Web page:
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THE THINGS I DO, LOOKING FOR A GROOVE

Hi, my name’s Scott, and I’m an online music addict.

I have a particular quirk with my online music habit. I buy it. I know, at this point you are probably overcome with laughter at my stupidity. But frankly, I’d rather just hit a button and get my quirky 15 year old dance tracks then have to suffer through 30 pages of Britney Spears search results just to get one track only I listen to.

I also have an iPod clone. I wouldn’t recommend it to others, because it’s large and the front cover doesn’t stay on any more. I use it mainly because my workplace has a no-MP3s-on-company-PCs rule. So to get around that I use a nifty open source Winamp plugin that plays my collection in Winamp.

By now you should realize two problems that I have:

1) I spend entirely too much time fiddling with my music, when normal people just stick in a CD and listen to it.
2) My first quirk is directly in conflict with my second quirk, thanks to something we like to call “Digital Rights Management”.

DRM is the music’s industry of saying “This MP3 stuff is just a fad!”. It tries to make it so that you can’t actually use what you download, by encrypting it and locking it. So I currently have accounts with 3 music stores (yes, I am sad).

First off we have the 900 lb gorilla, Apple’s iTunes. iTunes is basically supposed to force you to buy an iPod. Its DRM scheme ONLY works with iPods. If I want to, you know, listen to anything I buy, I have to burn it to CD, then rip it back into an MP3, at which point it’s finally mine. I dislike doing this, but, well, iTunes has stuff no one else has.

Next we have Napster. You remember Napster? Yeah. It was given a pre-frontal lobotomy and set forth into the world, drooling and wetting DRM all over itself. However Napster supports my iPod clone. I can buy something in Napster, click a button, and it just sort of gets there. I like this. However, Napster’s selection is somewhat limited.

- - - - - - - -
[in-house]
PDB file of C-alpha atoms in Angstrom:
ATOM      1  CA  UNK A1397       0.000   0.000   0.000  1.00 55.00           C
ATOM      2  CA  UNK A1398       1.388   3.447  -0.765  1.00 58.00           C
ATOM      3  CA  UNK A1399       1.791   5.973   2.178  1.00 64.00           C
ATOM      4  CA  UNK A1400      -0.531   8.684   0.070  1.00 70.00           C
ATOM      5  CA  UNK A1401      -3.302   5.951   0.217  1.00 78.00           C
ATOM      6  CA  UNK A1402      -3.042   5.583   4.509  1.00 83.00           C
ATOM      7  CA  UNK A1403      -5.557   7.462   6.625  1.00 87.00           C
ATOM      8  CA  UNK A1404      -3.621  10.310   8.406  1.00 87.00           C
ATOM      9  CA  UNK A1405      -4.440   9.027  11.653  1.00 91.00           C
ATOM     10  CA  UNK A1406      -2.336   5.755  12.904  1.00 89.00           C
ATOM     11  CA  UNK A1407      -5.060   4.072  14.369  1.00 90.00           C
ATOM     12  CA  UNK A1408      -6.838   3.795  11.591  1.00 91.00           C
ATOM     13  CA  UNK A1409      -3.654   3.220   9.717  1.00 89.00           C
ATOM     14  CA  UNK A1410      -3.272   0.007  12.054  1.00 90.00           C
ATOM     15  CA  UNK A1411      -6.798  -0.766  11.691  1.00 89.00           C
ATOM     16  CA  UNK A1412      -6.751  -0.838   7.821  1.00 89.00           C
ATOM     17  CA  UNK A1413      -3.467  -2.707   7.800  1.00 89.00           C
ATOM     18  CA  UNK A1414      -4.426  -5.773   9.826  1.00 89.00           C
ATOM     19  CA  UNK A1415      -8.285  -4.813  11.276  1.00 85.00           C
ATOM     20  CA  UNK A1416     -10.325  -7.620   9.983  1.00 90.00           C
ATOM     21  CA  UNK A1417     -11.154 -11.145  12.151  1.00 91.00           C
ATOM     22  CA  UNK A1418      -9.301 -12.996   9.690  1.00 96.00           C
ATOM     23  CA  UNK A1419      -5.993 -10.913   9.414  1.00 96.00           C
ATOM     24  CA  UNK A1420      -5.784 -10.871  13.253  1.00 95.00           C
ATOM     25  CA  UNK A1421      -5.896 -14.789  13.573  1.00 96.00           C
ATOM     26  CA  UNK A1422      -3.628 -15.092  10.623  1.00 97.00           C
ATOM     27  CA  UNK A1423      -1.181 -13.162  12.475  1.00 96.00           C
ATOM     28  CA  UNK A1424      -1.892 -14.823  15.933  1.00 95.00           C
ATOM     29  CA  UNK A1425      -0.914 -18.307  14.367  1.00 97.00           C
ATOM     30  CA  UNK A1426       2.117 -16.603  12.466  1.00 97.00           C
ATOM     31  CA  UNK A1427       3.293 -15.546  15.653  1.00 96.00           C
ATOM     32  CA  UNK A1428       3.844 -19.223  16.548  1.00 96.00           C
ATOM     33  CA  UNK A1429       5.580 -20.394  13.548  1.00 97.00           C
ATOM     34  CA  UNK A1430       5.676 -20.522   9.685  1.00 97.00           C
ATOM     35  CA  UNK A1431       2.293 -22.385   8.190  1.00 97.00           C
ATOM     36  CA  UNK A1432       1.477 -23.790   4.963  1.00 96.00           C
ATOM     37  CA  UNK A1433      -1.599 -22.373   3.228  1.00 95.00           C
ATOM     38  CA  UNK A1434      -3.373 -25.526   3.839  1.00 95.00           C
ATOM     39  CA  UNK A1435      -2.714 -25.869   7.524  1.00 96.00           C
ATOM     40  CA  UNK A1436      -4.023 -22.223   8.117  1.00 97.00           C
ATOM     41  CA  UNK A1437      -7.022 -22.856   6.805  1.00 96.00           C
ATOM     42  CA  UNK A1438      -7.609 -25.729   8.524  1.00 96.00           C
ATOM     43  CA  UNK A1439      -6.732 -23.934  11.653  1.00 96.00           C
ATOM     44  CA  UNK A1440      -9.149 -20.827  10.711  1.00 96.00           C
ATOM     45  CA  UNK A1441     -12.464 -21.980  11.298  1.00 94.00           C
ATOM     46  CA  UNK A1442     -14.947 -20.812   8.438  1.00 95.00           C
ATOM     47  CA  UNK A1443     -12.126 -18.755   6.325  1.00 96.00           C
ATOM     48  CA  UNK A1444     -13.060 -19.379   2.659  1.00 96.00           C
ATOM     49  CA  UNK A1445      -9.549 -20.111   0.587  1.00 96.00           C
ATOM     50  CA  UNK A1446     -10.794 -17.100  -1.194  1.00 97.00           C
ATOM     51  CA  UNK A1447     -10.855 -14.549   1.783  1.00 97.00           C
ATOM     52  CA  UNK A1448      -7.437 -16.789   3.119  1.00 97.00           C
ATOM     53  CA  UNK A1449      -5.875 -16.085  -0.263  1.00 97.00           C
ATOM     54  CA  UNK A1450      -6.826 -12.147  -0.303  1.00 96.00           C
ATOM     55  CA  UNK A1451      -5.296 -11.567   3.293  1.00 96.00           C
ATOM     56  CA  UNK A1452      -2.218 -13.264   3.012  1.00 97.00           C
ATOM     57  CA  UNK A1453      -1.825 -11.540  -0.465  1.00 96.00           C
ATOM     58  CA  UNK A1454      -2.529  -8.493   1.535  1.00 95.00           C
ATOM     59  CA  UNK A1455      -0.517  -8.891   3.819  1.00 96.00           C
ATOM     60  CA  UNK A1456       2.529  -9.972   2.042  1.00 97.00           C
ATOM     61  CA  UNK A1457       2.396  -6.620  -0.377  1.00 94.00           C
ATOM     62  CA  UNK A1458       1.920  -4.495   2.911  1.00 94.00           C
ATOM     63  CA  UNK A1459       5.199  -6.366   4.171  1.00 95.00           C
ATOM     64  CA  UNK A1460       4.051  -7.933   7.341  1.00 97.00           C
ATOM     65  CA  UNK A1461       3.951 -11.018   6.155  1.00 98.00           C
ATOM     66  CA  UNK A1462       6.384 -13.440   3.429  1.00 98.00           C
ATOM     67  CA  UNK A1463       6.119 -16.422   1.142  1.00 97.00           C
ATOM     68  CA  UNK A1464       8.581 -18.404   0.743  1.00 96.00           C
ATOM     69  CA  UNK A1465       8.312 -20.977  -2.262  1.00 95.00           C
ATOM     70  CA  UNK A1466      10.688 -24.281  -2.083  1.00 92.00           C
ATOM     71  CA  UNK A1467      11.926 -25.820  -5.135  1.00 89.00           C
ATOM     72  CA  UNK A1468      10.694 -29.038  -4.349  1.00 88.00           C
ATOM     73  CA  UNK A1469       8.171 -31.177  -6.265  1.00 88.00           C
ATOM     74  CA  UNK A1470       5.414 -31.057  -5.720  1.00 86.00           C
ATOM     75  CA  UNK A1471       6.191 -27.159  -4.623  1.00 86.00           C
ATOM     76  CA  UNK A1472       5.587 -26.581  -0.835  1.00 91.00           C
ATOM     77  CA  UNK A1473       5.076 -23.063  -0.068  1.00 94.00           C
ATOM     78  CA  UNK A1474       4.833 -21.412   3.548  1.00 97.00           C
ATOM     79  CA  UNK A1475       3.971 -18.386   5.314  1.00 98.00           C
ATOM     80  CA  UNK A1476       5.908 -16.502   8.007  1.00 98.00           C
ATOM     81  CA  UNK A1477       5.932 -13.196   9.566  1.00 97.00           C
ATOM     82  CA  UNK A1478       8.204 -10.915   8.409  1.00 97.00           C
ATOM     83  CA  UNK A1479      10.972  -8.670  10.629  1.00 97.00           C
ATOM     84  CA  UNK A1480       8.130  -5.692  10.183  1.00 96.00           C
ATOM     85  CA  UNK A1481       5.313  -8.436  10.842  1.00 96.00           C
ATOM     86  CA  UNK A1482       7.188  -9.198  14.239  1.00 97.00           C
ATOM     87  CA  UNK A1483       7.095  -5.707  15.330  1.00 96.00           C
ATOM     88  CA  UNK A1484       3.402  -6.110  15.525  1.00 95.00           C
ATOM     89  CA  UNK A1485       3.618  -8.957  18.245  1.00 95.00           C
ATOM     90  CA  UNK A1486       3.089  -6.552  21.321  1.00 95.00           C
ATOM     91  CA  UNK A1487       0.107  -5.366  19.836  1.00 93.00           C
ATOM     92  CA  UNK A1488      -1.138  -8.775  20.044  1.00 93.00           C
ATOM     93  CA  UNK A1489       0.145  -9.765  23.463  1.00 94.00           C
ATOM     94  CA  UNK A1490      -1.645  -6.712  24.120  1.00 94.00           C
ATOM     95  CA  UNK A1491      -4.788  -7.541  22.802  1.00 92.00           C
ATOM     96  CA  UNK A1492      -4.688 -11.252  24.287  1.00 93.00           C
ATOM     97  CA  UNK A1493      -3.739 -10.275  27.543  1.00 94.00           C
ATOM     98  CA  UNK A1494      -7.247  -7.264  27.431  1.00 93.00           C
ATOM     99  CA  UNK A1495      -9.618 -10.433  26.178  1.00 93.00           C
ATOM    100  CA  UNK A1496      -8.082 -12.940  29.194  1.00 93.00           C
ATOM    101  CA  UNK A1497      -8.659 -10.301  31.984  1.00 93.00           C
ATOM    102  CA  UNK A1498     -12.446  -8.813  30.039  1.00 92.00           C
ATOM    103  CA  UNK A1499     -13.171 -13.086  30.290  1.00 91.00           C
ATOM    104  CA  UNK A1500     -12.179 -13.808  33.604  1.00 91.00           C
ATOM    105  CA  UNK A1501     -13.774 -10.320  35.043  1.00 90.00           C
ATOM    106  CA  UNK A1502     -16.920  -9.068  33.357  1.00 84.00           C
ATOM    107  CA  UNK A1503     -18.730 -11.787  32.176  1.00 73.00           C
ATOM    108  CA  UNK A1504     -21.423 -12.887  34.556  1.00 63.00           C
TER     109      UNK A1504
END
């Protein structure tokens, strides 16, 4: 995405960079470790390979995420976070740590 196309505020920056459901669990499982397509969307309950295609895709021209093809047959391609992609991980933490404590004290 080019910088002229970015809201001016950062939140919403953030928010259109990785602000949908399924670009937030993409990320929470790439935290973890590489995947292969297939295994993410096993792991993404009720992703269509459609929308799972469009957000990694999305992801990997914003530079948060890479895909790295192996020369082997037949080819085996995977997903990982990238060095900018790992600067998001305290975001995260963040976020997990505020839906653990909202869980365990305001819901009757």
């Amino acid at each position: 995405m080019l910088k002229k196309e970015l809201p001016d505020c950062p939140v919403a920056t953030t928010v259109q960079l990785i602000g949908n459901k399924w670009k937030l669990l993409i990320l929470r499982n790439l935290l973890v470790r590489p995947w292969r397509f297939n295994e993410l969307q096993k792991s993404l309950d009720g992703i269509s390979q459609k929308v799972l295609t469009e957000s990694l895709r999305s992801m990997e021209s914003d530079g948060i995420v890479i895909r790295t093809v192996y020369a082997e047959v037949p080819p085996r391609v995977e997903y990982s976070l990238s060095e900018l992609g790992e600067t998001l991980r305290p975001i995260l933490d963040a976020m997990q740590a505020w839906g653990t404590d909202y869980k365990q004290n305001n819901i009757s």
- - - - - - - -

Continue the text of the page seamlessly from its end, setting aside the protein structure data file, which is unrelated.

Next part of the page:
And finally we have Virgin Digital. Just launched, has almost as many songs on file as iTunes, without the tether to the iPod. Finally, the ranch is saved! I buy a couple of albums from them, it works well, everyone’s happy.

Until I finally get quirk 2 working. You see, until the latest revision, Winamp would load my iPod clone’s library, and then promptly crash, which made listening to the music difficult. So I’d just listen to it on the iPod clone itself. But with the latest version it works flawlessly! I can plug into my PC and stream my music from my iPod clone and be lost on a nirvana of musical wonderment and everything is hearts and flowers and OH CRAP it hates DRM-encoded songs. Bleah.

So, I shrug. I have to do the burn and rip shuffle with my iTunes purchases, why not just finish the job and do it with the others. Except, well, Virgin Digital apparently WON’T LET you burn music. Oh, it has a nice flashing BURN CD button. Which doesn’t actually work. Whoops.

By this time I’m about ready to rent time on a Cray supercomputer in order to crack the DRM encryption on my songs. Which, by the way, I paid for. Instead, while, I confess, searching for ways to crack the copy protection on STUFF I PAID FOR, I find this page, which describes how to use a program which automates the burn and rip shuffle. You see, so many people are in my dilemma that there are third party utilities to fix this.

My savior, in Heaven, weeping.

Broken Toys, lost in technology so you don’t have to be!